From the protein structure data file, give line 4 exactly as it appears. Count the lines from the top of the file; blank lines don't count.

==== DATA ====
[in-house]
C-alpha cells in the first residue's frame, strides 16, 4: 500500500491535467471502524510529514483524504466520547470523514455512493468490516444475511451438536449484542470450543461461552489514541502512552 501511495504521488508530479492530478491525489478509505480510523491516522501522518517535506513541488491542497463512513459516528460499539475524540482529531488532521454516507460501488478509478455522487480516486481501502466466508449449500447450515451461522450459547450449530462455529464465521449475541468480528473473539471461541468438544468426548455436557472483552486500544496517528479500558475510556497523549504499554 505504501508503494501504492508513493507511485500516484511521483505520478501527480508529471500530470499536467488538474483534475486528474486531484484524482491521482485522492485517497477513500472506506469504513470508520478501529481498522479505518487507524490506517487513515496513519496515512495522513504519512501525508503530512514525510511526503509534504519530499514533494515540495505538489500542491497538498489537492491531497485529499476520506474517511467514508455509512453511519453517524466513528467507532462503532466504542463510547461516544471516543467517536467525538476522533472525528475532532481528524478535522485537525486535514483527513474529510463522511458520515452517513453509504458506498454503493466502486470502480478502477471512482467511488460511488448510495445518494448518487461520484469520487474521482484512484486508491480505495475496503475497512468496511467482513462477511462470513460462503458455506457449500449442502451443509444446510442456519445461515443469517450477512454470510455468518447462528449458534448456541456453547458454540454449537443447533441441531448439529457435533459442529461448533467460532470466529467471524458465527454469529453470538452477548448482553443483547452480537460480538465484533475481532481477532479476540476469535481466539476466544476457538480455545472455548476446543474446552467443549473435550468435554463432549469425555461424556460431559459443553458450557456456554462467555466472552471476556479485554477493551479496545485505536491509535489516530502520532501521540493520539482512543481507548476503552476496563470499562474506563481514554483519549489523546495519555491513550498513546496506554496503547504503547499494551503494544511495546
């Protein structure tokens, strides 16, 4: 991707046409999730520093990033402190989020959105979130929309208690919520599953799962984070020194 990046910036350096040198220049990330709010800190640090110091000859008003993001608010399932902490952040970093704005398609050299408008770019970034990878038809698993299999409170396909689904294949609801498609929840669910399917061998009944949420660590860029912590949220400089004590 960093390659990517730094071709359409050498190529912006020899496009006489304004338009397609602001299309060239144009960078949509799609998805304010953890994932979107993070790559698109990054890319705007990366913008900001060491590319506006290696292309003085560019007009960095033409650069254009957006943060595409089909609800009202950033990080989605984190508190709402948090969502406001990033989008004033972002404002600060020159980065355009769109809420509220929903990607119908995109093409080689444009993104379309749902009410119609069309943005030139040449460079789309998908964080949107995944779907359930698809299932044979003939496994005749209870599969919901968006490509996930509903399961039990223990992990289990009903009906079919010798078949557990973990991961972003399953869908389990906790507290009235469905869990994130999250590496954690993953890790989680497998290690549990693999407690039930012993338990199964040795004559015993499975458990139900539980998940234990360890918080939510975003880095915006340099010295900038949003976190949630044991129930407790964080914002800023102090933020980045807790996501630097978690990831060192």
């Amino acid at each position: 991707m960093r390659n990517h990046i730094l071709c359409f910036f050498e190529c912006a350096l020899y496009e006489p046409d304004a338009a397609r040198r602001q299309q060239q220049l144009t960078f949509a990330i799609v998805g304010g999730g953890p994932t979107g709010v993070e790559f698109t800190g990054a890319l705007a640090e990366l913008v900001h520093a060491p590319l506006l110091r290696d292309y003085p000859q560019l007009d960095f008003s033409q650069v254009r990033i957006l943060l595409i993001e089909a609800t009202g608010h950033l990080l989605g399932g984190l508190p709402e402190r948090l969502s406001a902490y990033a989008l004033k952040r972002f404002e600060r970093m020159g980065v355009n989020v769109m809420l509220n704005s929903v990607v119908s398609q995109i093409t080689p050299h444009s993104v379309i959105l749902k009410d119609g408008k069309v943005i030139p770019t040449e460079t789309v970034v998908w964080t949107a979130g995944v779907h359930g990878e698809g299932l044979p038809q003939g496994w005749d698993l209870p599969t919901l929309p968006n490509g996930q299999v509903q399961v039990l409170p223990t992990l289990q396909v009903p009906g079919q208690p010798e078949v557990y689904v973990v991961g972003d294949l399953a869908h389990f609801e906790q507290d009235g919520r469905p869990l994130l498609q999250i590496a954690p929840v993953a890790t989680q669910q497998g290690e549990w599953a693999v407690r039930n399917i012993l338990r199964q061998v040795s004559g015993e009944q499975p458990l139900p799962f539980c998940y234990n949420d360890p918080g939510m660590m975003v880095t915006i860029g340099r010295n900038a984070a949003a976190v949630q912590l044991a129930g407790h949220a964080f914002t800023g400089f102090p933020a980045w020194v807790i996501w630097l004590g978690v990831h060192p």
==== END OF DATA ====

């Amino acid at each position: 991707m960093r390659n990517h990046i730094l071709c359409f910036f050498e190529c912006a350096l020899y496009e006489p046409d304004a338009a397609r040198r602001q299309q060239q220049l144009t960078f949509a990330i799609v998805g304010g999730g953890p994932t979107g709010v993070e790559f698109t800190g990054a890319l705007a640090e990366l913008v900001h520093a060491p590319l506006l110091r290696d292309y003085p000859q560019l007009d960095f008003s033409q650069v254009r990033i957006l943060l595409i993001e089909a609800t009202g608010h950033l990080l989605g399932g984190l508190p709402e402190r948090l969502s406001a902490y990033a989008l004033k952040r972002f404002e600060r970093m020159g980065v355009n989020v769109m809420l509220n704005s929903v990607v119908s398609q995109i093409t080689p050299h444009s993104v379309i959105l749902k009410d119609g408008k069309v943005i030139p770019t040449e460079t789309v970034v998908w964080t949107a979130g995944v779907h359930g990878e698809g299932l044979p038809q003939g496994w005749d698993l209870p599969t919901l929309p968006n490509g996930q299999v509903q399961v039990l409170p223990t992990l289990q396909v009903p009906g079919q208690p010798e078949v557990y689904v973990v991961g972003d294949l399953a869908h389990f609801e906790q507290d009235g919520r469905p869990l994130l498609q999250i590496a954690p929840v993953a890790t989680q669910q497998g290690e549990w599953a693999v407690r039930n399917i012993l338990r199964q061998v040795s004559g015993e009944q499975p458990l139900p799962f539980c998940y234990n949420d360890p918080g939510m660590m975003v880095t915006i860029g340099r010295n900038a984070a949003a976190v949630q912590l044991a129930g407790h949220a964080f914002t800023g400089f102090p933020a980045w020194v807790i996501w630097l004590g978690v990831h060192p």